Immediately Zach screams “it’s dark, turn on the light”, which due to daylight savings time and the fact he rarely leaves the house after dinner, was the correct observation. I tell him in my SUPER-rational tone of voice that I can’t drive with the light on, which only makes him ramp up the volume even louder. I even inform him the police will pull mommy over and yell at her, which normally would solicit some type of compassion on his part, but he is having nothing to do with my excuses. It’s dark, and he wants to see the light.

Don’t we all.

I pull into the driveway, slide him screaming from the car, all remnants of our lovely afternoon together completely vanished. I carry him to the house but have to set him down to open the door as he is such a big boy now, but he refuses to cross the threshold. Apparently his attention has been captivated by the jack-o-lantern he’s studiously ignored since we both carved it (you know, the one which almost made me sever a major artery), and he’s decided it must get lit.

I decide I am SO in tune with that idea.

I yell for his father, because I know once I enter the house there’s dinner to throw together, two kids to get on the potty, one lunch to be made, notebooks and toilet successes to be recorded, meds to be dispensed (sadly, none for me), and even Super Nanny with her pretty charts just couldn’t do it all solo. Thankfully Jeff is already coming down the stairs to figure out what the crisis is all about, so I dub him “in charge” of Zachary, and make my way inside. I dump our treasure, field off two requests from Justin simply so I can take my shoes off, and hear the words “that’s disgusting!” belted out from my husband’s mouth. It seems tragically, that our surgically enhanced vegetable has got some nasty green going on inside of him, and he needs to go. With my youngest watching from the open doorway Jeff retrieves a large garbage bag, throws “Jack” into it, and rounds the corner to deposit him in pumpkin heaven.

Hah. And I thought driving home three blocks in the dark might scar Zach for life.

The trickle of tears turns to a torrent, with my son clutching his father’s leg and wailing “I WANT MY PUMPKIN BACK!”, and me locking eyes with his dad and conveying the message “this one’s yours, buddy”. Zach is inconsolable, so after I check on dinner status, get Justin out of the bathroom, and have the temerity to use it myself, I engage my brain and try to figure out how we’re going to get out of this one. Dinner time is often tough for Zach, reminiscent of any number of historical inquisitions. If the crying continues he won’t eat, then he’ll be up in the middle of the night hungry, then mommy will be tired.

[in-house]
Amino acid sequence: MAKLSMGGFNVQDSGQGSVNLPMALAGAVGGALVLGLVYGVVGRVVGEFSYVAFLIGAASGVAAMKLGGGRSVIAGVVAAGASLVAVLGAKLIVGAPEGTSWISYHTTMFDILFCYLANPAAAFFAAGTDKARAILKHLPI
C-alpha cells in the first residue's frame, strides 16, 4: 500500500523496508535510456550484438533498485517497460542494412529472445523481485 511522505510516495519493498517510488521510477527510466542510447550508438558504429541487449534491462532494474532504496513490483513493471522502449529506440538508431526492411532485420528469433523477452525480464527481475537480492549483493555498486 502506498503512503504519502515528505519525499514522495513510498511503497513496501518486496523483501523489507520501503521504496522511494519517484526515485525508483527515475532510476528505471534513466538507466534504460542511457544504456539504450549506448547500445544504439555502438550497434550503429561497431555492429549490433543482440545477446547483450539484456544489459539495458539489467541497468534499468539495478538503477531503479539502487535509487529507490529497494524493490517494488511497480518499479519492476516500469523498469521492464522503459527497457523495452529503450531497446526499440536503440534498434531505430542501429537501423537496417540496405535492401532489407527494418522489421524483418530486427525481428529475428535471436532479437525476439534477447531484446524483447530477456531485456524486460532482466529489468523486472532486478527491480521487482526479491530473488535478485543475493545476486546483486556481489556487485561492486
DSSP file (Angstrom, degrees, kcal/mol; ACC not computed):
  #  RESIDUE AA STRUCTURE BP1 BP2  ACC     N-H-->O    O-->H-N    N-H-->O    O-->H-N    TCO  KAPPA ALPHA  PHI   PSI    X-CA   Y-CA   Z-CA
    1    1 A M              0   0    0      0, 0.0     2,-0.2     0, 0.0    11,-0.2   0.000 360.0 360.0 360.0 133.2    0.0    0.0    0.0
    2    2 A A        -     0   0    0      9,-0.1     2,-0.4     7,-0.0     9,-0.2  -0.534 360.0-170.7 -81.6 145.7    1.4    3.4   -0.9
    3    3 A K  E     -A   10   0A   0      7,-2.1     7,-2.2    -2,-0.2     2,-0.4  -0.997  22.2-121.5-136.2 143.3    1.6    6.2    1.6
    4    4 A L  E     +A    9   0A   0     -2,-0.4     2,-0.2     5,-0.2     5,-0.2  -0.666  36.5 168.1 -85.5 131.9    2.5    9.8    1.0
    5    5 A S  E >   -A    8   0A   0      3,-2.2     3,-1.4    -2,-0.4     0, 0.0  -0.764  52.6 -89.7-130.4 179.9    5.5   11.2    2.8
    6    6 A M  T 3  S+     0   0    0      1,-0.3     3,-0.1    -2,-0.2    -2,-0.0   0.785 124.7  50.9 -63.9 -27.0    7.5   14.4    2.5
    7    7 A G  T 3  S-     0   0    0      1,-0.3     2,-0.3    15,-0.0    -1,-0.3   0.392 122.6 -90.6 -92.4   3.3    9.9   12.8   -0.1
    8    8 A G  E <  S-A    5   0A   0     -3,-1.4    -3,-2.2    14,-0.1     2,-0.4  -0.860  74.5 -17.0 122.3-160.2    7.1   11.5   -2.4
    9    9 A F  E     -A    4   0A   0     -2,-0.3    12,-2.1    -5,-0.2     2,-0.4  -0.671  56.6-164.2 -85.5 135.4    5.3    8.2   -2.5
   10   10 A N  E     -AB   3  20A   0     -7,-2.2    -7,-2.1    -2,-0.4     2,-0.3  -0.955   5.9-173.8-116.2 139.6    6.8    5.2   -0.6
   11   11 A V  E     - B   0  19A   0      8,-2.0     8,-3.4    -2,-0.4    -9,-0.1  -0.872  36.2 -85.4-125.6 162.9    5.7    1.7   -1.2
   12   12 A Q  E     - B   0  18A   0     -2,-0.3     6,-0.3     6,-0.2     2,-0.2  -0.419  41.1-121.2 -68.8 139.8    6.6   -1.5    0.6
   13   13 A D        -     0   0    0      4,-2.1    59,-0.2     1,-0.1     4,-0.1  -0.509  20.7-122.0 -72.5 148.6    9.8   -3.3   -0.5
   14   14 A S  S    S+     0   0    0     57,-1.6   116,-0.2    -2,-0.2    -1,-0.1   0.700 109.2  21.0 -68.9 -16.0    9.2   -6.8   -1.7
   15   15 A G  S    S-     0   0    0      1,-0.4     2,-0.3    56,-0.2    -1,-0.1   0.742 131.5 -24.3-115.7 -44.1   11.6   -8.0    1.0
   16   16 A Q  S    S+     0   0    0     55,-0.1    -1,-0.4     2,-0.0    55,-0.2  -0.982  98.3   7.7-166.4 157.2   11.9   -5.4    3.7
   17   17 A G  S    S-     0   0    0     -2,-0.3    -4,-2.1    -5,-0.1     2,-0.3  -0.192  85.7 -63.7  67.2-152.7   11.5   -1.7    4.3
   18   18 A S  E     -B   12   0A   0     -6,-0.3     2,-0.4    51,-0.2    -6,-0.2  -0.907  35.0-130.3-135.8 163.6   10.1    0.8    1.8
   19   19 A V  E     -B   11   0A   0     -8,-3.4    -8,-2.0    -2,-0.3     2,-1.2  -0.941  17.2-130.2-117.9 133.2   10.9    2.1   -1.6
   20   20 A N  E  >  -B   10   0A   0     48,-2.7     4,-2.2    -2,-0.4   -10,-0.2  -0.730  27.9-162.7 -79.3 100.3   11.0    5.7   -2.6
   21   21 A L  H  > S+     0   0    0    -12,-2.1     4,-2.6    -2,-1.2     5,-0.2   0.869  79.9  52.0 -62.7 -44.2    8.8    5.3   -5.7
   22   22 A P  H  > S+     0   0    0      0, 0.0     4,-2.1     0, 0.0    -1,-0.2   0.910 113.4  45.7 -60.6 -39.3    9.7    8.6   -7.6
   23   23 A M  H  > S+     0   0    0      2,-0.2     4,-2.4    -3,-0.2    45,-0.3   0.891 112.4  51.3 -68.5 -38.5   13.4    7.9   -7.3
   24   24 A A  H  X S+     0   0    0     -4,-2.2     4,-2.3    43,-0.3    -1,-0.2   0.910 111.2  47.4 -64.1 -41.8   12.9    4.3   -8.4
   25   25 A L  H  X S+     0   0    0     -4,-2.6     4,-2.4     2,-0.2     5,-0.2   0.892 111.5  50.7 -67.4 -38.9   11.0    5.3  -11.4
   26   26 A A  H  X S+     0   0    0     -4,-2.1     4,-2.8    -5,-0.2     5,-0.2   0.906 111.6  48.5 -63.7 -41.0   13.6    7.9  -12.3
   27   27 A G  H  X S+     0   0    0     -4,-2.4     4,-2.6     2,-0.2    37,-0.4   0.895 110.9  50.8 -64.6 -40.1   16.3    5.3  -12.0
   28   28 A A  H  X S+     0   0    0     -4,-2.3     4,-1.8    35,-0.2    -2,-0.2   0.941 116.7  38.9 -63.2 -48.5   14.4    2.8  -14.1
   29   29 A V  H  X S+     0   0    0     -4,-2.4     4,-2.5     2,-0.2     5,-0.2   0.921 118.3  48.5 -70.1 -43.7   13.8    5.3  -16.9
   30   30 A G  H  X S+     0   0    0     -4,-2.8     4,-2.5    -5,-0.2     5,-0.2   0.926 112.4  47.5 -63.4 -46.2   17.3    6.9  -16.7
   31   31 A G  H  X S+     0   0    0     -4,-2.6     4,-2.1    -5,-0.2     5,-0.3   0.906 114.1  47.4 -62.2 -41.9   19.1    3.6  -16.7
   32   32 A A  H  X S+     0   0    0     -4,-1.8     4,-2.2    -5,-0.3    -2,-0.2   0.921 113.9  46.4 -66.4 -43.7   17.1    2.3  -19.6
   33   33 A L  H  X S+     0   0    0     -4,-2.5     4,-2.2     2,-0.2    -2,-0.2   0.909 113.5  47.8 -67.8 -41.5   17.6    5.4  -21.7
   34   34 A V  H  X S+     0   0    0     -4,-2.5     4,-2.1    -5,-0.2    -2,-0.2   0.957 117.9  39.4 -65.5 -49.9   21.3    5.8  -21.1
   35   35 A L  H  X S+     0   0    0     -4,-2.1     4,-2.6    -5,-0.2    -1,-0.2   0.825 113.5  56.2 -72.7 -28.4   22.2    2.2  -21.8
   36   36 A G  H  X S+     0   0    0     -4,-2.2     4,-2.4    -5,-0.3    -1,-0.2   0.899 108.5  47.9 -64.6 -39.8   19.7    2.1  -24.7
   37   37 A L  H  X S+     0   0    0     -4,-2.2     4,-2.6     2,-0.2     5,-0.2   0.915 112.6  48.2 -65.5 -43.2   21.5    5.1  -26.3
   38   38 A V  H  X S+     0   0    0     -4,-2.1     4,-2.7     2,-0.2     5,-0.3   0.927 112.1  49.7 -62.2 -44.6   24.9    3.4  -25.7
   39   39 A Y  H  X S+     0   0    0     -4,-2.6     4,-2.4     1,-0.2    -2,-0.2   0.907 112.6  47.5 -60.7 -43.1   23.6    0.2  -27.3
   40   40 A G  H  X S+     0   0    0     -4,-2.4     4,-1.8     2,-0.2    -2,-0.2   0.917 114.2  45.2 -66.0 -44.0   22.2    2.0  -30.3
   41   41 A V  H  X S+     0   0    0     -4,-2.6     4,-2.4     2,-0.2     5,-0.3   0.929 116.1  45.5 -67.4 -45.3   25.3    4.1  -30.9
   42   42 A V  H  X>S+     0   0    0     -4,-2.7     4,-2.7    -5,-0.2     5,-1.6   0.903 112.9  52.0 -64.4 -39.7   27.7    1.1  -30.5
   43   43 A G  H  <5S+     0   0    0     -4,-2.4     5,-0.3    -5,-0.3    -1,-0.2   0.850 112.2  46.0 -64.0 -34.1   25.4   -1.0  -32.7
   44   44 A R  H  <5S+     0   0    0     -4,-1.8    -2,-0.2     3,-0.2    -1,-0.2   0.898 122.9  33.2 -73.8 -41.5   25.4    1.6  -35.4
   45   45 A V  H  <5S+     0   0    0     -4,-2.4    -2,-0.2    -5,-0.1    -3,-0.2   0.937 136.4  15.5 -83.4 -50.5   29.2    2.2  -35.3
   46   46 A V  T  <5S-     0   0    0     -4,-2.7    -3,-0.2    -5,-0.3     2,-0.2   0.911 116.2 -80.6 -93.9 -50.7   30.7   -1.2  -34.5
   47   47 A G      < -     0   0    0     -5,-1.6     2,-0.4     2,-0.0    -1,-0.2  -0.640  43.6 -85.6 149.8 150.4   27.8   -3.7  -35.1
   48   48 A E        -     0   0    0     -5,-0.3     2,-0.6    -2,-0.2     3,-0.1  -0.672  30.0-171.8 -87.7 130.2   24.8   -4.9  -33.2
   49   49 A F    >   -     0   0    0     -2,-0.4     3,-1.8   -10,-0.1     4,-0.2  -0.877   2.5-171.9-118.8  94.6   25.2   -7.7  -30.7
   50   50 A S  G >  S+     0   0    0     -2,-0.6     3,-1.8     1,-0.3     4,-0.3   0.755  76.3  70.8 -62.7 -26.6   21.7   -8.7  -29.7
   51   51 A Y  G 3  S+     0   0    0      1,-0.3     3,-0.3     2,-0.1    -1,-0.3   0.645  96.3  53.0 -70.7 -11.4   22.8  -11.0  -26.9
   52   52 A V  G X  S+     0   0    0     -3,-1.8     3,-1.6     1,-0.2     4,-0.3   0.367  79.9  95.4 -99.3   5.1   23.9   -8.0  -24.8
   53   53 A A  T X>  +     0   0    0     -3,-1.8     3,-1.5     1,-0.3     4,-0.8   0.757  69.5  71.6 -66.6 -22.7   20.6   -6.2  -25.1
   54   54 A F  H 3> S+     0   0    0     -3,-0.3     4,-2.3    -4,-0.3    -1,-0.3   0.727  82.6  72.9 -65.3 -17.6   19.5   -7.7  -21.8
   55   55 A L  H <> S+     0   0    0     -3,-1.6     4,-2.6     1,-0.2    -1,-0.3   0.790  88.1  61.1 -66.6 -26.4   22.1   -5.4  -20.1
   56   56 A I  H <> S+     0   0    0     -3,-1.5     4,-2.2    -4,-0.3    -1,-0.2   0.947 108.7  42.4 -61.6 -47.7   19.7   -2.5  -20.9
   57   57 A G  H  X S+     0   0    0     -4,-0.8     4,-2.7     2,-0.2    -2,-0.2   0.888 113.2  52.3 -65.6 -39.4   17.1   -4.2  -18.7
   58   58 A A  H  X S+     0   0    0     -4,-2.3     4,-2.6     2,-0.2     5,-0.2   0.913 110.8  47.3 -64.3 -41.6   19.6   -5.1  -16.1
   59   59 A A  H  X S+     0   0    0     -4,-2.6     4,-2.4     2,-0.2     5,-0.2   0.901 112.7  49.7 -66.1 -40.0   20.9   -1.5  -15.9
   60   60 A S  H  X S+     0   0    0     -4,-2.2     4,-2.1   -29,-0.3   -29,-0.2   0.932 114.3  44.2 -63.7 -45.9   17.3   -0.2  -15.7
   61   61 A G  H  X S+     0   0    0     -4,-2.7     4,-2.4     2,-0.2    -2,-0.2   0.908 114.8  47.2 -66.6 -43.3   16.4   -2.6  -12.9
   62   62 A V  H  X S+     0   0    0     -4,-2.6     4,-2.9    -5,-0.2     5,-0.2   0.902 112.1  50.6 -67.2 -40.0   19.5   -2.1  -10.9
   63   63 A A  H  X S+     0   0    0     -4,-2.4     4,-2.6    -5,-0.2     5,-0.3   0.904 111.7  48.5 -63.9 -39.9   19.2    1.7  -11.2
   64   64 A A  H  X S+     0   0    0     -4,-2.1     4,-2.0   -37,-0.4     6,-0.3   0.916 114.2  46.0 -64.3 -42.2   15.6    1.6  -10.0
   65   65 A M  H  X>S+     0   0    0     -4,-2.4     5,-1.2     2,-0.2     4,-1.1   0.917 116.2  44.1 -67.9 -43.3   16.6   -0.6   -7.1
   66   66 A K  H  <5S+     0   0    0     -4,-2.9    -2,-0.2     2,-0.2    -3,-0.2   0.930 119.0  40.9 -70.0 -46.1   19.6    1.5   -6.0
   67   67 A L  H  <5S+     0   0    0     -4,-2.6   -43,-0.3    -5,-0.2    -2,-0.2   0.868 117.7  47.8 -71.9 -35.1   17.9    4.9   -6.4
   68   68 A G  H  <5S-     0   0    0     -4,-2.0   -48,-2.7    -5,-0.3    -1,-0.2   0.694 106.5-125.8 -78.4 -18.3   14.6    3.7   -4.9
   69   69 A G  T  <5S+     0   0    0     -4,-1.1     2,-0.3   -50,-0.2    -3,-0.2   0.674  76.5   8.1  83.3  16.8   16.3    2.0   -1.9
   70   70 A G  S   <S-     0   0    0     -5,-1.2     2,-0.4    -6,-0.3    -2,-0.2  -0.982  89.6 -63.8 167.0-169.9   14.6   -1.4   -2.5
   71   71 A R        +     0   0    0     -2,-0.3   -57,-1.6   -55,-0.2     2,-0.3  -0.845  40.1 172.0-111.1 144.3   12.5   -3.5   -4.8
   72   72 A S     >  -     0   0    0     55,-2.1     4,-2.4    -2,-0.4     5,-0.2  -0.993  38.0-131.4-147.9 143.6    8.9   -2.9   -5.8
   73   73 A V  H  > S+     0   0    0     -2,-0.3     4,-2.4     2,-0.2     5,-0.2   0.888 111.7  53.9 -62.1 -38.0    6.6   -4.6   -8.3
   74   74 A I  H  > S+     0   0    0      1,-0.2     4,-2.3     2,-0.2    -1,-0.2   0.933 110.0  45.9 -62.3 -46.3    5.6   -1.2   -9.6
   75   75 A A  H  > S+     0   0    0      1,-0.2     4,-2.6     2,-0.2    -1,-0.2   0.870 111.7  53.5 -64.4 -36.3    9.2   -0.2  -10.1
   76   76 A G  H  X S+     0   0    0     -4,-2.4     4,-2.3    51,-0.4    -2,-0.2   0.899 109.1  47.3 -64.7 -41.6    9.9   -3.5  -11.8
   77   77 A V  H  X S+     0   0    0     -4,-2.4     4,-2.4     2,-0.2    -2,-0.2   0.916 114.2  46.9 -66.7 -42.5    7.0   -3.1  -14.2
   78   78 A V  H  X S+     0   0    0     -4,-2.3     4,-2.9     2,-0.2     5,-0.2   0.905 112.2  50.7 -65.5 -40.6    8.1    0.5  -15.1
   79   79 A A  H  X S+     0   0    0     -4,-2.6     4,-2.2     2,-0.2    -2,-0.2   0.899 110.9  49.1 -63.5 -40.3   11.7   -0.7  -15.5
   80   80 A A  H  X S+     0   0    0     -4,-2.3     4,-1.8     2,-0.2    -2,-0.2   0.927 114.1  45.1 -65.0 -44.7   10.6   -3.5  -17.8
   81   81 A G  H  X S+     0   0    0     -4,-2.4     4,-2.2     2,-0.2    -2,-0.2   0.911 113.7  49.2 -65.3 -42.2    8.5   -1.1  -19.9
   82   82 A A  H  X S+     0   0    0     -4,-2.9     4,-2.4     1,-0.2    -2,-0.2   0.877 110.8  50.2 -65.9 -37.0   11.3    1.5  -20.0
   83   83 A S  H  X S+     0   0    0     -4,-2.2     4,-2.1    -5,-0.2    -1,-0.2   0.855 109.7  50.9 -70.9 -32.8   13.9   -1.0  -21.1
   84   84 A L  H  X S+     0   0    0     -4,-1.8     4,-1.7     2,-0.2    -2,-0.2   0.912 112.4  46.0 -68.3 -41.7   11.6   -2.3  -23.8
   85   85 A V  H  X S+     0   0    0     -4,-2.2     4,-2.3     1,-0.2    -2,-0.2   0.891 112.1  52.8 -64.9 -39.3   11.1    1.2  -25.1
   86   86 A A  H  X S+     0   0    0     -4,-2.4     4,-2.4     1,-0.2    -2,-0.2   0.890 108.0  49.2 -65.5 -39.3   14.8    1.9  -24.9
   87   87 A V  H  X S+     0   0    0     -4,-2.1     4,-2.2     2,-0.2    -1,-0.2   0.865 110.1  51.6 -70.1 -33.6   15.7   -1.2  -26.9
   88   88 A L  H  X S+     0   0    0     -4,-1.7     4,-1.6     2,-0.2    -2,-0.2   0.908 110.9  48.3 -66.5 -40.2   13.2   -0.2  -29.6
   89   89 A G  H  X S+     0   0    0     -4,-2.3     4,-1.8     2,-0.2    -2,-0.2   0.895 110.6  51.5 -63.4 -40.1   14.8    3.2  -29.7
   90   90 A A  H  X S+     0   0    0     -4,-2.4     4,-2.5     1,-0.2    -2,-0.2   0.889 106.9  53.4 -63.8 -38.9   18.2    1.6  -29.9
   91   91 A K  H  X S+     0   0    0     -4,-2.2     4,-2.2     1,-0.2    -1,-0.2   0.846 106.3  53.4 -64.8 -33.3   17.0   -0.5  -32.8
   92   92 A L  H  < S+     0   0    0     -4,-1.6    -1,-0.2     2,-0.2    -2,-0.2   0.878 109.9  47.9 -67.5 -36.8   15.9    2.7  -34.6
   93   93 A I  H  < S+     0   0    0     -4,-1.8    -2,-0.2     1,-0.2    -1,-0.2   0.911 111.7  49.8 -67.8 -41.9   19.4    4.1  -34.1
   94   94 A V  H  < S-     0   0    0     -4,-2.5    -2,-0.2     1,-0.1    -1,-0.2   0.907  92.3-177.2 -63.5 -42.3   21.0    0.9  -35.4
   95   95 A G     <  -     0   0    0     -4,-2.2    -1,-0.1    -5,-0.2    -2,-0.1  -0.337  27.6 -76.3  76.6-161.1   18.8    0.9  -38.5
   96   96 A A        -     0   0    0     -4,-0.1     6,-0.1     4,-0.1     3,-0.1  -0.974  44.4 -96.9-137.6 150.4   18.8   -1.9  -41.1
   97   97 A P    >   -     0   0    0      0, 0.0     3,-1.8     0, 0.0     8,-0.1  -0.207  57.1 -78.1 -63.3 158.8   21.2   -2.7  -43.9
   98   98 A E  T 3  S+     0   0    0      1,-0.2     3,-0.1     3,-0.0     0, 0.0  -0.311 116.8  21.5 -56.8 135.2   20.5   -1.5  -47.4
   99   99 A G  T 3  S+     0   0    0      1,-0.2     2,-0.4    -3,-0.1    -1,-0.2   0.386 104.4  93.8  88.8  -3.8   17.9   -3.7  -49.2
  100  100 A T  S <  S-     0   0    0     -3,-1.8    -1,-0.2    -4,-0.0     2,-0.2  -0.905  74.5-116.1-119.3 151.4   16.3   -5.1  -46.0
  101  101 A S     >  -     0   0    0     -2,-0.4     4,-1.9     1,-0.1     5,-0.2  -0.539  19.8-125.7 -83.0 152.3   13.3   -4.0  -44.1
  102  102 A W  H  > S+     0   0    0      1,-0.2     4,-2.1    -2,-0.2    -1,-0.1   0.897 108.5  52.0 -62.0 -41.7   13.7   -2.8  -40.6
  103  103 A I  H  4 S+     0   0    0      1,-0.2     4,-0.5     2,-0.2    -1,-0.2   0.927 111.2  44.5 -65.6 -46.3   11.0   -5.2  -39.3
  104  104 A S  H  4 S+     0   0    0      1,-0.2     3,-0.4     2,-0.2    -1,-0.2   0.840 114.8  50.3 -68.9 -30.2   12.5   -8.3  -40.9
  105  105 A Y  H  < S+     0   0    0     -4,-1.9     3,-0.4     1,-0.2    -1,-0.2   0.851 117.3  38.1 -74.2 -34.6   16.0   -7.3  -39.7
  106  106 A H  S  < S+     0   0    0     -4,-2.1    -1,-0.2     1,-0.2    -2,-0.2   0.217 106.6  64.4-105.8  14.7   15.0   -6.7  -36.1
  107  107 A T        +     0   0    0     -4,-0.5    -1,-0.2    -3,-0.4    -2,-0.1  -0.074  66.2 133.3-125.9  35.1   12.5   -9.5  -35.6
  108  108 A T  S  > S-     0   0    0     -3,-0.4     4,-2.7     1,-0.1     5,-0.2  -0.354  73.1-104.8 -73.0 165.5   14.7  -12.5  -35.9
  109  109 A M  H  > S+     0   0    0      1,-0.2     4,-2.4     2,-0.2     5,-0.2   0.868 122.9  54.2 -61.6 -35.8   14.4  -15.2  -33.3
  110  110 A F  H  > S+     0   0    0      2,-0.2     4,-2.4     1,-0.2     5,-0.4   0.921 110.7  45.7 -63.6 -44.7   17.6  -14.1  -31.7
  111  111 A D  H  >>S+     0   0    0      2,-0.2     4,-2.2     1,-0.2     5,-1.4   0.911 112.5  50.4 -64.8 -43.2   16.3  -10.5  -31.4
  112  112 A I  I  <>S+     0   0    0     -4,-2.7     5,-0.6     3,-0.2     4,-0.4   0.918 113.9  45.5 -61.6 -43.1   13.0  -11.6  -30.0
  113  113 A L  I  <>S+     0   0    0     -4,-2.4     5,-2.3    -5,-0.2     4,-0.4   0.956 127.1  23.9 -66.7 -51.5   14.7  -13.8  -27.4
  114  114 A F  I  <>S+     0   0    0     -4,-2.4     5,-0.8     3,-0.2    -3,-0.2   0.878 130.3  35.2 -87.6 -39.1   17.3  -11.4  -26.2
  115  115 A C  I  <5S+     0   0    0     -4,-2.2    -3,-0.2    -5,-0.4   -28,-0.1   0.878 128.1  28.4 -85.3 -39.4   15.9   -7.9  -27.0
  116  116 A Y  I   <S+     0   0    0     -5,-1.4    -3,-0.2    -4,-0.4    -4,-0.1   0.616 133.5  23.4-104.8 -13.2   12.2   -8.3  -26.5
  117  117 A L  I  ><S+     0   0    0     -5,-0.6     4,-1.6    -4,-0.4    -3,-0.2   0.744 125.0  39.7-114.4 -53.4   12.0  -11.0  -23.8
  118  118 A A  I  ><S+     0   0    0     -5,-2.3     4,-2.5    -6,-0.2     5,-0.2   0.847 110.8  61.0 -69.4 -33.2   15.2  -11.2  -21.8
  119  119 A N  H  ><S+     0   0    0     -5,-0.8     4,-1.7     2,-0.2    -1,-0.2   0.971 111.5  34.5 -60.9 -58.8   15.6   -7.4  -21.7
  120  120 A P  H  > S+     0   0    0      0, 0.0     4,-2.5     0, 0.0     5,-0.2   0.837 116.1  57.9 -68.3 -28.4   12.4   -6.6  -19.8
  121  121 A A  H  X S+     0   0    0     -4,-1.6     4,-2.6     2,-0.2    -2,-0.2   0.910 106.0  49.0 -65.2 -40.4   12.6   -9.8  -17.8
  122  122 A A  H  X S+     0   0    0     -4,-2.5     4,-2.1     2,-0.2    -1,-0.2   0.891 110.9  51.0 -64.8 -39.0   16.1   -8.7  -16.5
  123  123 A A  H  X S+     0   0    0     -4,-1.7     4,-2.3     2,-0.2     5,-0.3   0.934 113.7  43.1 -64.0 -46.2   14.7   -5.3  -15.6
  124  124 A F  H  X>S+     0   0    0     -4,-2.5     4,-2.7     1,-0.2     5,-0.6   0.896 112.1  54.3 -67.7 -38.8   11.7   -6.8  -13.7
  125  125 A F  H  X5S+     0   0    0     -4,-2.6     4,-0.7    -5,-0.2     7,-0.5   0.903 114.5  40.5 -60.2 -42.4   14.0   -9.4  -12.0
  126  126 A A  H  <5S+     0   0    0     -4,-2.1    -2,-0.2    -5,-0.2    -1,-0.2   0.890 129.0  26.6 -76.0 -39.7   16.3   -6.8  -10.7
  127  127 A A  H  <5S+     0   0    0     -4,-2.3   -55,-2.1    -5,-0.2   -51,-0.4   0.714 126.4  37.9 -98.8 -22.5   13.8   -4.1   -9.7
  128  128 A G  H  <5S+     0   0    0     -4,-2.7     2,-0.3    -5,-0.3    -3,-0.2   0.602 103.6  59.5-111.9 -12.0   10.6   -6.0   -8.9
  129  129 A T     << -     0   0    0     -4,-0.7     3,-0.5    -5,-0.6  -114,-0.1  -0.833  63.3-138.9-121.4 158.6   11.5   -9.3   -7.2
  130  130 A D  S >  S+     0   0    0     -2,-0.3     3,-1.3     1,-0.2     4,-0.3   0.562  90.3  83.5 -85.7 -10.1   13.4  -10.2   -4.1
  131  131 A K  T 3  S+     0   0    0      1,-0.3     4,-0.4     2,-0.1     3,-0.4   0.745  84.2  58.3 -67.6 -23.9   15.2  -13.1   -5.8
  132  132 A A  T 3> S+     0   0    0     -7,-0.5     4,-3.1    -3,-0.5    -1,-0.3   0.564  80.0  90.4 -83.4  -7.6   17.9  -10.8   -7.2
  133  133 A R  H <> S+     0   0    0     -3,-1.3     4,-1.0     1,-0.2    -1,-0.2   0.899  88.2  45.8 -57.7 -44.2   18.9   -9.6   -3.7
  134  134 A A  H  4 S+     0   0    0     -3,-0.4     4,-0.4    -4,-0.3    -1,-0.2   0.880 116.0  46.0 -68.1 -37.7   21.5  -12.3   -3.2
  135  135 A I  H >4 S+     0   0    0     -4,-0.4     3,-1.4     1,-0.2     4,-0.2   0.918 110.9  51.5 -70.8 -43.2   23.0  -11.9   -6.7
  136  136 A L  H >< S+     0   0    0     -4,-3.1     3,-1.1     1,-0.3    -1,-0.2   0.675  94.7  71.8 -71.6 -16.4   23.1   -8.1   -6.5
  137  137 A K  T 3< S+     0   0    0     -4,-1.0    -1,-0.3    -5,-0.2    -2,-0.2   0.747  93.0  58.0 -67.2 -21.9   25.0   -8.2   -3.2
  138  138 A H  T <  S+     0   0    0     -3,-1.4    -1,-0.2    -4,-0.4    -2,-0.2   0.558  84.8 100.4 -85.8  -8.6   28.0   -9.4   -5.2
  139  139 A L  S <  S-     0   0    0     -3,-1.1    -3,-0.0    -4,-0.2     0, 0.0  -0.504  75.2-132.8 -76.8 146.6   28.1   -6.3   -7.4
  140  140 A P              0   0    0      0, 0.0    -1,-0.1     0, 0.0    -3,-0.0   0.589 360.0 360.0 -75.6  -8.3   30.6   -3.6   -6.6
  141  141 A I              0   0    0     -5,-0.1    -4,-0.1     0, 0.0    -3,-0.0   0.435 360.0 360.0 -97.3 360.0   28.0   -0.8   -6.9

Nobody likes mean OR tired mommy.

I switch places with Jeff and pick up my sobbing, snot-ridden son, who quickly asks “WHERE DID DADDY PUT MY PUMPKIN?!”. I realize the answer “the garbage can” will guarantee we’ll pay for at least another year of psychotherapy, so I don my mommy/teacher/blatant liar’s cap and cobble together a response.

“Honey, Jack got sick, so Daddy took him home to his mommy in the pumpkin patch”.

Tears stop mid-stream as I watch Zach processing my outrageous deviousness. He looks away from me as he always does when he’s thinking hard, then turns back to me with a slight grin and says “Get my doctor’s kit mommy. Jack’s sick. I’ll go to the pumpkin patch and make him better”.

Crap.

I am scrambling now, because the allure of a good night’s sleep summons my creative side like nothing else in this world, and I look at him and say, “Well, it’s nighttime now, and Jack’s asleep with his mommy. We can practice on his brother Zach (a pumpkin unmolested by cosmetic procedures) in the morning.”

I hold my breath. The crying stops. He buys it.

So today, after securing my oldest on his own form of transportation, my youngest and I braved the early morning chill and “practiced” on sibling Zach. I am PRAYING this will appease him fully so that I’m not required to haul Jack out of our garbage can and somehow spirit him unnoticed to a nearby pumpkin patch, an outing which will not be reinforcing to his mommy, not one little bit. So far Zach seems content with taking his namesake’s temperature, assessing his heart rate, and checking his reflexes (this particular gourd is a bit lethargic), and after pronouncing his patient “cured”, he happily boarded his bus this morning. Since this kid retains things better than I do before a round of PMS I’m not taking for granted that he’ll forget Jack, but I’m daring to hope, and asking you to keep your fingers crossed for me as well.

And if this doesn’t work, you can bet my reward will be a lot more sophisticated than a caramel-laced hot cocoa.